5 Viral Ideas That Demand Dedicated Servers

This post is from special guest Anthony Pensabene. Anthony is a cool guy, and this site hasn’t been updated in months!

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Content Strategy in the Age of Semantic Search

What does an effective content strategy look like, when specifically geared to take advantage of semantic search? The following is a presentation I gave for the fine folks at the DC, VA & MD Search Engine Marketing Group on January 16, 2014. Since slides only tell half the story, I’ll try to replicate as much of the talk as I can in this post. Also a big thanks to Haiku Deck for having such an awesome product.

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How I Grew Sales 400% With Just Instagram & SEO

This campaign was interesting and fun as it was the first time I tried Instagram as a lead gen channel, rather than taking pictures of cars or our cat. Combined with SEO strategies, this case study resulted in an overall 400% increase in sales.

A new business asked me to help to drive traffic to their site through inbound channels (without paid assistance). Starting from scratch with no other sources of traffic besides the occasional Facebook referral, it was the perfect oppotunity to try something new. The product is a locally relevant, custom made item which is both targeted to Richmond, VA and highly visual. Without giving it away, if you’ve ever been to Richmond you’ve definitely seen these on the backs of cars, fixie bikes, storefronts, etc. This business takes it one step further with highly customized versions- similar enough to be recognizable but different enough for personalization and individuality.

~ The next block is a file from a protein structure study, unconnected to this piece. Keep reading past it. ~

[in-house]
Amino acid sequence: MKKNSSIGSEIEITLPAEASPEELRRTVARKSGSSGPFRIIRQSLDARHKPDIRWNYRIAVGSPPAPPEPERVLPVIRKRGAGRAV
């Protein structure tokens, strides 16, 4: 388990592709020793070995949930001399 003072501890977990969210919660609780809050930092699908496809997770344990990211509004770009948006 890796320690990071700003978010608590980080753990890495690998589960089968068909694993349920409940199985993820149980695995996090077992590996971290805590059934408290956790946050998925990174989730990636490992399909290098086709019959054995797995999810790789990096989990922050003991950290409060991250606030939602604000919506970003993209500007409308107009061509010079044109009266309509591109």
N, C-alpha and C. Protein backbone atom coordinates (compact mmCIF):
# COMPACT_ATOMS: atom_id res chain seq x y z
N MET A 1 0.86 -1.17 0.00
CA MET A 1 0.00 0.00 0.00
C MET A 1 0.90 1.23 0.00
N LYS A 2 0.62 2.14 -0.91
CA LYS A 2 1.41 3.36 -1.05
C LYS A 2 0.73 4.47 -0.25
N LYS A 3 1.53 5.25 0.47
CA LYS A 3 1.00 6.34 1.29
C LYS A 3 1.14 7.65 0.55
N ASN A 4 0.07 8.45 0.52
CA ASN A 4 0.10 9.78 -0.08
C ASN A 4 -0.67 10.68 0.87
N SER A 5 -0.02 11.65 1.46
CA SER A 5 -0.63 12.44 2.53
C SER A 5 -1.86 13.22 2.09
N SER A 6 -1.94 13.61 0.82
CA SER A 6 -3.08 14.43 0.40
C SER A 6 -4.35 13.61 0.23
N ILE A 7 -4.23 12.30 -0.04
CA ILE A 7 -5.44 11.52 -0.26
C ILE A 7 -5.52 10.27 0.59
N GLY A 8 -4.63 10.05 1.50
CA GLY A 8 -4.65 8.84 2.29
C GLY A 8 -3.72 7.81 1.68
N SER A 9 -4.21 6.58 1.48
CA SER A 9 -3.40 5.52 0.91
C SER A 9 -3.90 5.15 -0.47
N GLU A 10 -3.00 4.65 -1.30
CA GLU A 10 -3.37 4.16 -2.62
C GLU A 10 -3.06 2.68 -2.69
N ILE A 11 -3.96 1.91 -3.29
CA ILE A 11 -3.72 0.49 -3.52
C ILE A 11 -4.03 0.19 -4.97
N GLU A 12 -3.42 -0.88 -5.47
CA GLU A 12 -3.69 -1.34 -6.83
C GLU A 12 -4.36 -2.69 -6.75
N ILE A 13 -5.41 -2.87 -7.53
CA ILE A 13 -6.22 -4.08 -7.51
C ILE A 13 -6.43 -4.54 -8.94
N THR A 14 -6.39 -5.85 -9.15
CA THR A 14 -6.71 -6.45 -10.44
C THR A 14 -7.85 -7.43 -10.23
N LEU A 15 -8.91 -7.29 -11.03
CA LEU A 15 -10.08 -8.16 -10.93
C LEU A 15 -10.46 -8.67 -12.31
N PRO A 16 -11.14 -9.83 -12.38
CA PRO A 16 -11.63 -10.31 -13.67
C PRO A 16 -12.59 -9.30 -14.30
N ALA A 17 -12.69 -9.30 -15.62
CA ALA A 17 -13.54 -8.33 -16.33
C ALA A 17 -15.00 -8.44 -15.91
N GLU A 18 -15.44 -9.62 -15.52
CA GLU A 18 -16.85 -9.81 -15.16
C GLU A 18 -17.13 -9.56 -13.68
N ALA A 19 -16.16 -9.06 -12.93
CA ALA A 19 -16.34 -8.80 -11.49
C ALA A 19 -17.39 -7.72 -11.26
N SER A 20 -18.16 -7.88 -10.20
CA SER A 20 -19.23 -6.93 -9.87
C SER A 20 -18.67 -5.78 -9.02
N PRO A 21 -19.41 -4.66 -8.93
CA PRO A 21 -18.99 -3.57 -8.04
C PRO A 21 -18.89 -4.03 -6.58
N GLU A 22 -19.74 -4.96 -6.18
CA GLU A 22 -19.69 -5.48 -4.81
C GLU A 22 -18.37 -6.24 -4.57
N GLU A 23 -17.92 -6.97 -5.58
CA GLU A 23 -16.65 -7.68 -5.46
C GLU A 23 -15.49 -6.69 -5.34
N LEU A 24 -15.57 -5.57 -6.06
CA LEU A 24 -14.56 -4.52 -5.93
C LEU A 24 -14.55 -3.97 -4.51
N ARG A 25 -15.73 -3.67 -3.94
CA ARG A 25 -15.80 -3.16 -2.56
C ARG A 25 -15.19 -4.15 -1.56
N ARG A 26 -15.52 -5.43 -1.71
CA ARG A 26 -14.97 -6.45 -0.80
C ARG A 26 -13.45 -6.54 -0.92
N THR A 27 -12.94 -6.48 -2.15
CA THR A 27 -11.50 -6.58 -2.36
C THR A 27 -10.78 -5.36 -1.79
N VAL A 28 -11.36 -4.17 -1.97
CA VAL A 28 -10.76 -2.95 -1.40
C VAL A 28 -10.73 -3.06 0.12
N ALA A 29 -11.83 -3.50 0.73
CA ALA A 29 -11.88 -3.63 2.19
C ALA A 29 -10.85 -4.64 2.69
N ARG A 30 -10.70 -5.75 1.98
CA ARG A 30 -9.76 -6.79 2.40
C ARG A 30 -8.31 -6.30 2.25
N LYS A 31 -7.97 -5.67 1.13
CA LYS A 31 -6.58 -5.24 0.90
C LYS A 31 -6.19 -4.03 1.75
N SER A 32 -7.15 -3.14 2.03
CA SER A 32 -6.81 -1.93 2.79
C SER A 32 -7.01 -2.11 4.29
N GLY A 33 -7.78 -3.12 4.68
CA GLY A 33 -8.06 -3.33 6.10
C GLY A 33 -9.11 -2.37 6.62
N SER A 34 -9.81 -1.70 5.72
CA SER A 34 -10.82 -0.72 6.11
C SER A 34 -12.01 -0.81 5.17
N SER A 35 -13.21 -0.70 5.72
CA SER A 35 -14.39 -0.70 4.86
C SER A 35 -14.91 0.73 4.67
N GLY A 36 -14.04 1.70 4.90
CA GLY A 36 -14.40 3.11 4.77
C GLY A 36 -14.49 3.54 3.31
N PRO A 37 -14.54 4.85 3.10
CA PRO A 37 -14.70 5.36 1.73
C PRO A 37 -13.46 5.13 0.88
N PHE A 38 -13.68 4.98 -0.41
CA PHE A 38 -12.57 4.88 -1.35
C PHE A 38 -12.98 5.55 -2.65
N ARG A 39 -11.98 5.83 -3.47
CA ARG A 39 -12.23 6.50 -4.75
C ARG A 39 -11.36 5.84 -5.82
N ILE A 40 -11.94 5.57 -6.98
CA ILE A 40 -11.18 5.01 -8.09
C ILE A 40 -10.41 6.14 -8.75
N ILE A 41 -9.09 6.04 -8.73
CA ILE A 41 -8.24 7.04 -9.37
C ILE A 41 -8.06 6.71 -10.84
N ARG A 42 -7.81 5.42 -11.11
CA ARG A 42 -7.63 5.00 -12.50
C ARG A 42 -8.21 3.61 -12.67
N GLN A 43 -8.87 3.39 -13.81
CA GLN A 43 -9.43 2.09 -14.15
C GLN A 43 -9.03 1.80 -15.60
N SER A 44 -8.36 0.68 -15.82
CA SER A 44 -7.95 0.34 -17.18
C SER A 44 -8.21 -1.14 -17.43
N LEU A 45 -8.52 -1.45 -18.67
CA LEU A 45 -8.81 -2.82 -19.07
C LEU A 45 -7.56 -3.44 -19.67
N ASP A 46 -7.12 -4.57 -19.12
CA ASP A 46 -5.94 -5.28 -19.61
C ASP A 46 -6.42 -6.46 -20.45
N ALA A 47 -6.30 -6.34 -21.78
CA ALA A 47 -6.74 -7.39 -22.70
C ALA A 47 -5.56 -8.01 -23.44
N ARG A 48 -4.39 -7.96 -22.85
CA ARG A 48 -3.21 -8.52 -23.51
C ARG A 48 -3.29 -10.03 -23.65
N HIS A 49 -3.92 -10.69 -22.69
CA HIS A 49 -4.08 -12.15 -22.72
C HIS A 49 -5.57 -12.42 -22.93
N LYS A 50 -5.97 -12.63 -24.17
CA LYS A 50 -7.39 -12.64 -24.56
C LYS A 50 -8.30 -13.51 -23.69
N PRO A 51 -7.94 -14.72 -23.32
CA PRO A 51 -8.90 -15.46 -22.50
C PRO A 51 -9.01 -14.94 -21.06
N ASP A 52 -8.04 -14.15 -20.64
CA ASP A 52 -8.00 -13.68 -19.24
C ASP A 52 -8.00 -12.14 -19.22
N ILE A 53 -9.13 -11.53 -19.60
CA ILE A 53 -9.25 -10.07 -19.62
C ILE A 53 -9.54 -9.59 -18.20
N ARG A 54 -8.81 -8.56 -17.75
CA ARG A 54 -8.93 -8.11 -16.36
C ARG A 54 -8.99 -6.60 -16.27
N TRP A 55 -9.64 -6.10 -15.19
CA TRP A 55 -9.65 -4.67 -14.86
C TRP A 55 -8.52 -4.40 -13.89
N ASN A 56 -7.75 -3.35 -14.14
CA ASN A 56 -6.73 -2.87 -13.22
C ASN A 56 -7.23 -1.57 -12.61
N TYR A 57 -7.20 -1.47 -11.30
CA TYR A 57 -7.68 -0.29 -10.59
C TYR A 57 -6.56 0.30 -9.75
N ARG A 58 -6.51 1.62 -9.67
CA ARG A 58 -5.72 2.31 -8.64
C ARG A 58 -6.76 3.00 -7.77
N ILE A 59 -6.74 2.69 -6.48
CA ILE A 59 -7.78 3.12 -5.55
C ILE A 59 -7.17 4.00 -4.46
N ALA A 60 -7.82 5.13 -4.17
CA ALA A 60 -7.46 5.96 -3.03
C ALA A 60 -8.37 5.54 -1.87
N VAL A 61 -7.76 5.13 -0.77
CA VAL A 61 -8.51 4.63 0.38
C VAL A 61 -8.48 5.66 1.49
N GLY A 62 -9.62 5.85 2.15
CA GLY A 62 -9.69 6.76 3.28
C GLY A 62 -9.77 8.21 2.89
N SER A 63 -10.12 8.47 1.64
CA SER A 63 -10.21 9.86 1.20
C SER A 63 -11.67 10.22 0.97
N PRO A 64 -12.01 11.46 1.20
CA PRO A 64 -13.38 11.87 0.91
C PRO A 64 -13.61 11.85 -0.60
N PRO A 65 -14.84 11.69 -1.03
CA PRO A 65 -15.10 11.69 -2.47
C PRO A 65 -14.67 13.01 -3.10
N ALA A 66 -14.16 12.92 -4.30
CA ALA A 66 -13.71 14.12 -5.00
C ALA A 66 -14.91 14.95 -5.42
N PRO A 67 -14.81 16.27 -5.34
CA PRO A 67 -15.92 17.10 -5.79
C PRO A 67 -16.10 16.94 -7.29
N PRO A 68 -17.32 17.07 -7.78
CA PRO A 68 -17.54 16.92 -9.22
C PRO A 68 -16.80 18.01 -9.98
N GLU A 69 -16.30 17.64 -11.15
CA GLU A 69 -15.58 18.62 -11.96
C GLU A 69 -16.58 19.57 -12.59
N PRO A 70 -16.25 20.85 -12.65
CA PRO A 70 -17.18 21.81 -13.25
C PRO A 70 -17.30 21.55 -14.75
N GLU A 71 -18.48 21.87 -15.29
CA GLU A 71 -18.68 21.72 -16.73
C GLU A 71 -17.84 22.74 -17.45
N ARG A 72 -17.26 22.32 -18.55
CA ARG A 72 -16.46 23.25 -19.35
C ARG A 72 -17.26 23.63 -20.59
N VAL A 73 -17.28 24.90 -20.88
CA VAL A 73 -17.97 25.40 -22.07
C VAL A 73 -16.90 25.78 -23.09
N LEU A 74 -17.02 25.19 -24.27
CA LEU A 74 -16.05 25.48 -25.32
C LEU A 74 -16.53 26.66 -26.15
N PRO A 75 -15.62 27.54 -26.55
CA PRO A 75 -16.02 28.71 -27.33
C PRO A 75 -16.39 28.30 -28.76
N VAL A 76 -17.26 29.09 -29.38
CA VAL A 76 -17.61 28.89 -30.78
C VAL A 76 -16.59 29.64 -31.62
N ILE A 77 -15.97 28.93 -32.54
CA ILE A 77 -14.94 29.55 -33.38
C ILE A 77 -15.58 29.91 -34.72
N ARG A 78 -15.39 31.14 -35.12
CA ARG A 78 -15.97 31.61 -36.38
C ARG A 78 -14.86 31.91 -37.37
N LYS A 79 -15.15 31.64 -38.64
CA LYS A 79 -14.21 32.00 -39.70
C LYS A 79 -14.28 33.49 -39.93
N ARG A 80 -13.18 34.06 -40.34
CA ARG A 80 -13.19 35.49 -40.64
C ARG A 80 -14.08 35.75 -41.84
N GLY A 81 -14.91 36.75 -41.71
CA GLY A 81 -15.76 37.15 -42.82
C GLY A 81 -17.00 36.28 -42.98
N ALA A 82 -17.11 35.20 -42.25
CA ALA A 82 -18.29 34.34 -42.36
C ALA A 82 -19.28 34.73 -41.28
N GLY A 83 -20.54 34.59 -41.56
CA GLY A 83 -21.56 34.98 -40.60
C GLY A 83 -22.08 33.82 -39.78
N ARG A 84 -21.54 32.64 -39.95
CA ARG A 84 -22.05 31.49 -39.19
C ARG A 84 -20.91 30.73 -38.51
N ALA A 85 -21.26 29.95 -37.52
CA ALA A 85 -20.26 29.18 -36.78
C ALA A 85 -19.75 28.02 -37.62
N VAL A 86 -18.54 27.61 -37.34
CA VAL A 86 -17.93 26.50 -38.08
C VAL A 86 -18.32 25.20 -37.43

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Creating Findable Content: SEO for Non-SEOs

I had the pleasure of presenting the following to a great group of content strategists, designers, developers, and business owners at RVA Content Strategy on October 1, 2013. The theme of it was in honor of the conclusion of one of my favorite shows, Breaking Bad.

Check it out, and have an A-1 day!

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Forget Industry Data – Here’s How To Find Your Own SERP CTR Curve

It all started with AOL’s leaked click through rates in 2006 that revealed to us the percentage of clicks each ranking position received – a mystery previously unsolved. This was the first stepping stone in the attempt to not only estimate current traffic, but estimate potential traffic. In the years since, there have been numerous CTR studies which all report similar – but different – results. With all this variation in research methods and results how are we to choose the proper formula for our own sites? Furthermore, how can you be sure any of the suggested click curves apply to your market sector, search vertical, or brand? Below is a methodology I’ve used to determine a site’s SERP CTR, using data generated from the site itself rather than industry studies.

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